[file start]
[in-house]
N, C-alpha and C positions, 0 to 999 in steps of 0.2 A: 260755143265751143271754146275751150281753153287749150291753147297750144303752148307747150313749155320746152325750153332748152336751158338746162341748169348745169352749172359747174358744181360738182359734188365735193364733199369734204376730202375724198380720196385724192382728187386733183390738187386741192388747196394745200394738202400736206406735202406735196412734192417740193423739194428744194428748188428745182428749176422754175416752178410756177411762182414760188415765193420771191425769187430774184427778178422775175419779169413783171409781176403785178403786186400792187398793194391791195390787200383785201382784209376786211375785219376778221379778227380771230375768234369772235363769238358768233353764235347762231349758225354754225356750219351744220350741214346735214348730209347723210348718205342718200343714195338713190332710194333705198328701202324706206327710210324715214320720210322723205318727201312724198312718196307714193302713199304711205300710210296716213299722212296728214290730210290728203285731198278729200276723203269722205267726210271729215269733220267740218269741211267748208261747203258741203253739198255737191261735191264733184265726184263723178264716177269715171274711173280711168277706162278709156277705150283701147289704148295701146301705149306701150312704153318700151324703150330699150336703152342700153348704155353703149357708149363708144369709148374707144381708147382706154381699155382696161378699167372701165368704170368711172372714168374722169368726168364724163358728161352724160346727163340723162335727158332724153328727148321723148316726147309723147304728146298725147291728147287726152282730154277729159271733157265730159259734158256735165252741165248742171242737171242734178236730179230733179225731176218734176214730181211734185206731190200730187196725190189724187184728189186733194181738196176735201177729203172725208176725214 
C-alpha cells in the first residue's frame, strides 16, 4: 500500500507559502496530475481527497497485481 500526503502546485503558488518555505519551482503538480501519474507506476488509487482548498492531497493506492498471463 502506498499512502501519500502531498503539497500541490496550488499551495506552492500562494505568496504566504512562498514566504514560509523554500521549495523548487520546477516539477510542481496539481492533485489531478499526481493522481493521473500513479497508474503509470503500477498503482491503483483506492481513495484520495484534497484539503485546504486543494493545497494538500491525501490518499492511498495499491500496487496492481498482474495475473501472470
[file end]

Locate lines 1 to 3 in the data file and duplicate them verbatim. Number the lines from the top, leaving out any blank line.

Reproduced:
[in-house]
N, C-alpha and C positions, 0 to 999 in steps of 0.2 A: 260755143265751143271754146275751150281753153287749150291753147297750144303752148307747150313749155320746152325750153332748152336751158338746162341748169348745169352749172359747174358744181360738182359734188365735193364733199369734204376730202375724198380720196385724192382728187386733183390738187386741192388747196394745200394738202400736206406735202406735196412734192417740193423739194428744194428748188428745182428749176422754175416752178410756177411762182414760188415765193420771191425769187430774184427778178422775175419779169413783171409781176403785178403786186400792187398793194391791195390787200383785201382784209376786211375785219376778221379778227380771230375768234369772235363769238358768233353764235347762231349758225354754225356750219351744220350741214346735214348730209347723210348718205342718200343714195338713190332710194333705198328701202324706206327710210324715214320720210322723205318727201312724198312718196307714193302713199304711205300710210296716213299722212296728214290730210290728203285731198278729200276723203269722205267726210271729215269733220267740218269741211267748208261747203258741203253739198255737191261735191264733184265726184263723178264716177269715171274711173280711168277706162278709156277705150283701147289704148295701146301705149306701150312704153318700151324703150330699150336703152342700153348704155353703149357708149363708144369709148374707144381708147382706154381699155382696161378699167372701165368704170368711172372714168374722169368726168364724163358728161352724160346727163340723162335727158332724153328727148321723148316726147309723147304728146298725147291728147287726152282730154277729159271733157265730159259734158256735165252741165248742171242737171242734178236730179230733179225731176218734176214730181211734185206731190200730187196725190189724187184728189186733194181738196176735201177729203172725208176725214 
C-alpha cells in the first residue's frame, strides 16, 4: 500500500507559502496530475481527497497485481 500526503502546485503558488518555505519551482503538480501519474507506476488509487482548498492531497493506492498471463 502506498499512502501519500502531498503539497500541490496550488499551495506552492500562494505568496504566504512562498514566504514560509523554500521549495523548487520546477516539477510542481496539481492533485489531478499526481493522481493521473500513479497508474503509470503500477498503482491503483483506492481513495484520495484534497484539503485546504486543494493545497494538500491525501490518499492511498495499491500496487496492481498482474495475473501472470